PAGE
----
(Photo by Shashin Desai)
(Photo by Shashin Desai)

Theater Reviews

{mosimage}PICK GO A NERVOUS SMILE John Belluso, confined to a wheelchair his entire life due to a bone disorder that restricted muscle strength, died earlier this year at the age of 36, while his career as a nationally prominent playwright was rising. For a glimpse at the kind of talent we lost, see Lynn Ann Bernatowicz’s potent staging of Belluso’s morality play about three parents, after years of physical and emotional exhaustion, choosing to abandon their cerebral palsy–inflicted children in order to offer themselves a reprieve from the life sentence that fate has inflicted upon them. Eileen (Francesca Casale) and Brian’s (Louis Lotorto) marriage is on the rocks. A Vicodin addict and alcoholic with a huge family fortune, Eileen doles out a monthly allowance to her adjunct professor of literature and would-be novelist husband. The couple returns home giggling and tipsy from the funeral of a child of somebody in their support group for parents of children with cerebral palsy. They’re accompanied by Eileen’s former best friend, Nicole (Rebecca Jordan) — herself the mother of a C.B. teenager, and their repartee, laced with repressed sexuality and muted hostility, contains echoes of Who’s Afraid of Virginia Woolf? It’s soon clear that the “secret” of an affair between Nicole and Brian is no secret at all; in fact, it’s in Eileen’s plans to allow them to run off to Argentina together, while she flees to a new life in London. They’ll simply dump their daughter on the steps of a nearby hospital, with access to money for whoever adopts her. The legality and morality of child abandonment notwithstanding, the play homes in on what, and whom, they’re abandoning — a child with literary gifts and harrowing sensitivity — so that the play, like all good plays, asks what it means to be human. The cast turn in chiseled performances, though the vodka-swilling, Dostoievsky-spouting Russian maid (Lee DeLong) is something of a cliché. International City Theater at the Long Beach Performing Arts Center, 300 E. Ocean Blvd.; Thurs.-Sat., 8 p.m.; Sun., 2 p.m.; thru July 9. (562) 436-4610. (Steven Leigh Morris)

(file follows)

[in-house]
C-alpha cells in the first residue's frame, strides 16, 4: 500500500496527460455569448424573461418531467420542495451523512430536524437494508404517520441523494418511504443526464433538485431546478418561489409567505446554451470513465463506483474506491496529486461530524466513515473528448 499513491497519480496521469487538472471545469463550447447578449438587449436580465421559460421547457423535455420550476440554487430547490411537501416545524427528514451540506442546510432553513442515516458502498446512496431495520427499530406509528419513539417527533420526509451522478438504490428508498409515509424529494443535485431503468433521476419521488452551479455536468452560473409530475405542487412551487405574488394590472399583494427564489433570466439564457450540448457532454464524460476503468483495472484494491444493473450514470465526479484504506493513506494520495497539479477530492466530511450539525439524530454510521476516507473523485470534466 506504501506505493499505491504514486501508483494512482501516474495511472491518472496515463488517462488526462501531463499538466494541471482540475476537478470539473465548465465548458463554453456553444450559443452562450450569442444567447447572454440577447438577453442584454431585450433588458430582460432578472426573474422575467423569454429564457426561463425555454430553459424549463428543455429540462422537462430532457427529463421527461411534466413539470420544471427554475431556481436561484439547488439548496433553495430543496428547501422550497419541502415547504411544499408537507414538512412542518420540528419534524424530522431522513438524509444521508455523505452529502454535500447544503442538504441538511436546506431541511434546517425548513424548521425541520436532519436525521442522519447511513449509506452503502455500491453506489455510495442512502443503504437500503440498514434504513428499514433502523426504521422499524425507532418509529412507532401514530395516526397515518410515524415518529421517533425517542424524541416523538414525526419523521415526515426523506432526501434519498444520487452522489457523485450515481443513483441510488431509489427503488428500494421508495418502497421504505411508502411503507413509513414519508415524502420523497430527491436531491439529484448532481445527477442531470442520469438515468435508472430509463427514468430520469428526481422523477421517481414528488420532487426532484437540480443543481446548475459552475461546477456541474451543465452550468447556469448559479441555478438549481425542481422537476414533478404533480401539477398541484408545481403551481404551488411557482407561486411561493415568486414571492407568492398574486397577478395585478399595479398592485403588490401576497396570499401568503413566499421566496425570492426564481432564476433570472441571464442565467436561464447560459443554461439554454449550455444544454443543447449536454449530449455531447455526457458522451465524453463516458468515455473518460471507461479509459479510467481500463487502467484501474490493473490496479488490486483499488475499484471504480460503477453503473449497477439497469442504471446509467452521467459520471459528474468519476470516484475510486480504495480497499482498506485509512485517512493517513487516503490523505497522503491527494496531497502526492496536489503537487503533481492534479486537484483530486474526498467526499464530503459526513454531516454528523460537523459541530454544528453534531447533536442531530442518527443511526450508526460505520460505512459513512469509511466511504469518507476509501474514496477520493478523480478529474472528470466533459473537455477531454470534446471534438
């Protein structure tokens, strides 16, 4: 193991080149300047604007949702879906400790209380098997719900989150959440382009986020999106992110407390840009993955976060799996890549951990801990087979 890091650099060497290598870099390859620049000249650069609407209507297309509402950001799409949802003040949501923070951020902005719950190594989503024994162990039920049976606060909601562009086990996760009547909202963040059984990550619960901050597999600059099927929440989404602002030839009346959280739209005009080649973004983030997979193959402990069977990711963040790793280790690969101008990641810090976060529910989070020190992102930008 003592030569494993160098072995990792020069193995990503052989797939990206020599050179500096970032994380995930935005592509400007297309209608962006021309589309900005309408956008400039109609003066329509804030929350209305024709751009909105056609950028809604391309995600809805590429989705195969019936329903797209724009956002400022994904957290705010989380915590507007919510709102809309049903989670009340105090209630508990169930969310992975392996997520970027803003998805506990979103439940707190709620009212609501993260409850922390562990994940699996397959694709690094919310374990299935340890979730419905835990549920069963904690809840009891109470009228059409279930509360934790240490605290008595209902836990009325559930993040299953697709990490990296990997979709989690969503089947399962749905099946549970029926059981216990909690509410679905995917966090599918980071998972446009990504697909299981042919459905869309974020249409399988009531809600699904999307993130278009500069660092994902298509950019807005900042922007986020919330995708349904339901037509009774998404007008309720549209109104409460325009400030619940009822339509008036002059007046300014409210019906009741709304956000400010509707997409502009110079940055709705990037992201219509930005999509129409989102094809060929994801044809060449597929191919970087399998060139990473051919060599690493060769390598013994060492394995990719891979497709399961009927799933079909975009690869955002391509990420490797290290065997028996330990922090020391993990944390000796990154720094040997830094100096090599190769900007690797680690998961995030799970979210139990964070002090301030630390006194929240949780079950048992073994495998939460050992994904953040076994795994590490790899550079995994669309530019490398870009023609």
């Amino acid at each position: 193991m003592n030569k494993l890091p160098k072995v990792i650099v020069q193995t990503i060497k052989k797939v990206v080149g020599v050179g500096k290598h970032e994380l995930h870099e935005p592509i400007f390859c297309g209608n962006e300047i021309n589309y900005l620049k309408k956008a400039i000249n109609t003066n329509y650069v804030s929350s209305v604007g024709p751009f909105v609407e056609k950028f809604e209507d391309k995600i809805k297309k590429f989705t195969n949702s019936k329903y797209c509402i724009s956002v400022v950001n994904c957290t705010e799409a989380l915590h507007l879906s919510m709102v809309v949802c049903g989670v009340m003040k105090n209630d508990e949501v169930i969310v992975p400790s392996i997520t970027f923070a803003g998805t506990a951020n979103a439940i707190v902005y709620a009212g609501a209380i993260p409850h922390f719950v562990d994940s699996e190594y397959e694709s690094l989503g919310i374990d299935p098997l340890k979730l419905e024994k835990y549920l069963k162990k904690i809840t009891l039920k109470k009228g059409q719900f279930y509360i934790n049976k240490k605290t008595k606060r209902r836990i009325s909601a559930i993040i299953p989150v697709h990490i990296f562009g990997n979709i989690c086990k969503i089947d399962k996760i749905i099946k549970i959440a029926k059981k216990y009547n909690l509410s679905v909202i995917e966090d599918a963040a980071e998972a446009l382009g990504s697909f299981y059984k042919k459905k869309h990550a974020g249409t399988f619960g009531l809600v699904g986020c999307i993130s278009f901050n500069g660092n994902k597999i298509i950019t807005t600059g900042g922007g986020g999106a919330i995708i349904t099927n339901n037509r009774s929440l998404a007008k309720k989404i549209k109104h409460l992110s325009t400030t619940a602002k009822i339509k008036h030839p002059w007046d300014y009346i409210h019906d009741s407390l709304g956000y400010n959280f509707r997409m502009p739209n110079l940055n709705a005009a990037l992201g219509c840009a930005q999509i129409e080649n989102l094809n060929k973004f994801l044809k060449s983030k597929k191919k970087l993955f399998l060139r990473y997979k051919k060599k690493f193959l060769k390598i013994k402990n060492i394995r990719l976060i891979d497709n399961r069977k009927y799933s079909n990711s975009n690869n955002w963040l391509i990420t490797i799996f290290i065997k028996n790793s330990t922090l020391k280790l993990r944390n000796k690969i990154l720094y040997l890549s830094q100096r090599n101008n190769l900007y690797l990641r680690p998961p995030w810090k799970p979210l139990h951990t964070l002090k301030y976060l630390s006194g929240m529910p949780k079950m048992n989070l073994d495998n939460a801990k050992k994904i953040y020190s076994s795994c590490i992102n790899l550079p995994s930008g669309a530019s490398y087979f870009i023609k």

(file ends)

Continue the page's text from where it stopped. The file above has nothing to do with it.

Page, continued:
ACME BETWEEN THE SHEETS Acme’s sketch-comedy ensemble earns the most laughs with its very funny straight men — particularly Brett Sheridan and Bill Kessler. In “Nick’s Name,” Sheridan grapples with a history of stupid decisions that have stuck him with the nickname “Shit Lips” when, in a perfect world, he’d be “Murder Killer.” Kessler holds court as a dude who thinks posing as Art Garfunkel is guaranteed to get him laid. See, chicks will think he’s so sensitive, they won’t even notice that his conversation is less “Scarborough Fair” and more “Git ’er done.” Both succeed by shying away from the overblown hysteria (even in the reaction shots) that overwhelms several of their cast mates and drowns their sketches in the sweat of too much effort. Another weak point is the vampirizing gags — the cooped up astronauts, a guy in a thong — that should have been nailed in their coffins long ago. Still, Kirk Diedrich has a smart bit playing a sellout and, on the whole, the evening zings more than it sags. Travis Oates directs. ACME COMEDY THEATER, 135 N. La Brea Ave., Hlywd.; Sat., 8 p.m.; thru Aug. 12. (323) 525-0202. (Amy Nicholson)